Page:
Ways of Reading: On the Road with Tim Youd's 100 Novels Project
Artist Tim Youd spent much of April in Red Cloud re-typing The Song of the Lark as part of his 100 Novels Project. That month, Tulsa Kinney, editor of the Los Angeles-based Artillery magazine, visited the Cather literary sites and prairie landscapes where Youd spent his days. The result is a cover story in the July/August 2022 issue of the magazine.
We've excerpted the article here, with some of education director Tracy Tucker's featured imagery of the prairie and historic sites used in the article. Click on the button below to go to the full online article in Artillery.
Excerpt from article in July/August 2022 edition of Artillery, by Tulsa Kinney:
When I first encountered Tim Youd, he was sitting at a metal table outside an art gallery in Chinatown, tap-tap-tapping away on a portable typewriter, just minding his own business. Most of the crowd didn’t pay him much mind either.
Earlier that summer, Youd found himself on the flatbed of a pickup truck parked in front of LA’s Terminal Annex Post Office retyping Charles Bukowski’s Post Office on an Underwood typewriter. That was in July of 2013 and proved to be a precursor to the LA performance artist’s ongoing “100 Novels Project” series, in which Youd visits the settings of one hundred novels and retypes them in their entirety on the same model typewriter that was used for the original composition. The Bukowski performance would become number 7, marking the beginning of these literary pilgrimages that would take Youd all over the world.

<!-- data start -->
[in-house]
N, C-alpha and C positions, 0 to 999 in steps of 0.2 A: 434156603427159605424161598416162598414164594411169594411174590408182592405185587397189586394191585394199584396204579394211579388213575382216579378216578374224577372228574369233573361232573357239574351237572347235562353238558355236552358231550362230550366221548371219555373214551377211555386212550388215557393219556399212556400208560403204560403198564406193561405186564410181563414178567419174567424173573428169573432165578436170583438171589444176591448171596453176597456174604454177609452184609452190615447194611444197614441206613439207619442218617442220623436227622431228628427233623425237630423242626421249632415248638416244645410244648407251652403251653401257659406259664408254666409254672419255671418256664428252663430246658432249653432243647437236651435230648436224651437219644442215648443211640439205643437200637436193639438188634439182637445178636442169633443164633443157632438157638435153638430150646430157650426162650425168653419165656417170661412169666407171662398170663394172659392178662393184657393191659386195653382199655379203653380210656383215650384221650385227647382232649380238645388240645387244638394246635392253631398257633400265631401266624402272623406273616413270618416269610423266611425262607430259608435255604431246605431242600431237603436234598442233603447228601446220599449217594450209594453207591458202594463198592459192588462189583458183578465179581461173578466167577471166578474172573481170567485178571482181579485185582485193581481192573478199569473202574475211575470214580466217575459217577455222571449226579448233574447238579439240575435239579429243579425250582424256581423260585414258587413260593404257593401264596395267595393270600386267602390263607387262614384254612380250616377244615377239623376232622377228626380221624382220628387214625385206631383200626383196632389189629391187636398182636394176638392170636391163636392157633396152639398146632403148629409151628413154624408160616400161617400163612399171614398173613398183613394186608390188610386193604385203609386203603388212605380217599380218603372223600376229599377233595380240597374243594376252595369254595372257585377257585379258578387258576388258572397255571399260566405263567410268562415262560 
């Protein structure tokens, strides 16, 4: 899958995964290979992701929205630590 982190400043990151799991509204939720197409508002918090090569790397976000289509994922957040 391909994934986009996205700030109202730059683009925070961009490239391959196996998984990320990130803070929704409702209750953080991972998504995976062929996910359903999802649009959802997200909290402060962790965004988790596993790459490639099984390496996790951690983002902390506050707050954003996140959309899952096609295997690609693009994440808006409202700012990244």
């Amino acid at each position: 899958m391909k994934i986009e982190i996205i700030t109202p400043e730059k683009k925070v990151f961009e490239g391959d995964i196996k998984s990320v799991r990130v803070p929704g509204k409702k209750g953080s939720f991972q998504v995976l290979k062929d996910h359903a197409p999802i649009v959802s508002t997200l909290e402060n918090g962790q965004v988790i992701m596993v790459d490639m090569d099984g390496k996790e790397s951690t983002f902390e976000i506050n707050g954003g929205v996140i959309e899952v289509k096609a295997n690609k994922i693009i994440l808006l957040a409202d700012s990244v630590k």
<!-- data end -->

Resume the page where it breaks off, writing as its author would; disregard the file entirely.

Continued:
Now, almost a decade later, I’m in Red Cloud, Nebraska, to watch Youd (pronounced you’d) perform a retyping of Willa Cather’s The Song of the Lark. Speaking of larks: Could Youd have ever imagined his project taking him this far, literarily and geographically?
“I think that’s the great good fortune that I have happened upon,” Youd tells me over an espresso at the one coffee shop in Red Cloud, a small prairie town of around 1000 souls. We’re marveling at his journey thus far. Just name any well-known American author—been there, retyped that: Kurt Vonnegut, Upton Sinclair, Jack Kerouac, William Faulkner, Flannery O’Connor, Tom Wolfe. Cather’s The Song of the Lark is number 72—only 28 more to go. What can 10 years of intense drive and dedication possibly mean at this point, other than perhaps I’m talking to a well-read madman. “This thing has become way more expansively meaningful to me than I could have ever imagined in the first couple of retypings,” Youd exclaims, pondering the meaning of it all. “It’s become my whole life. It’s become everything.”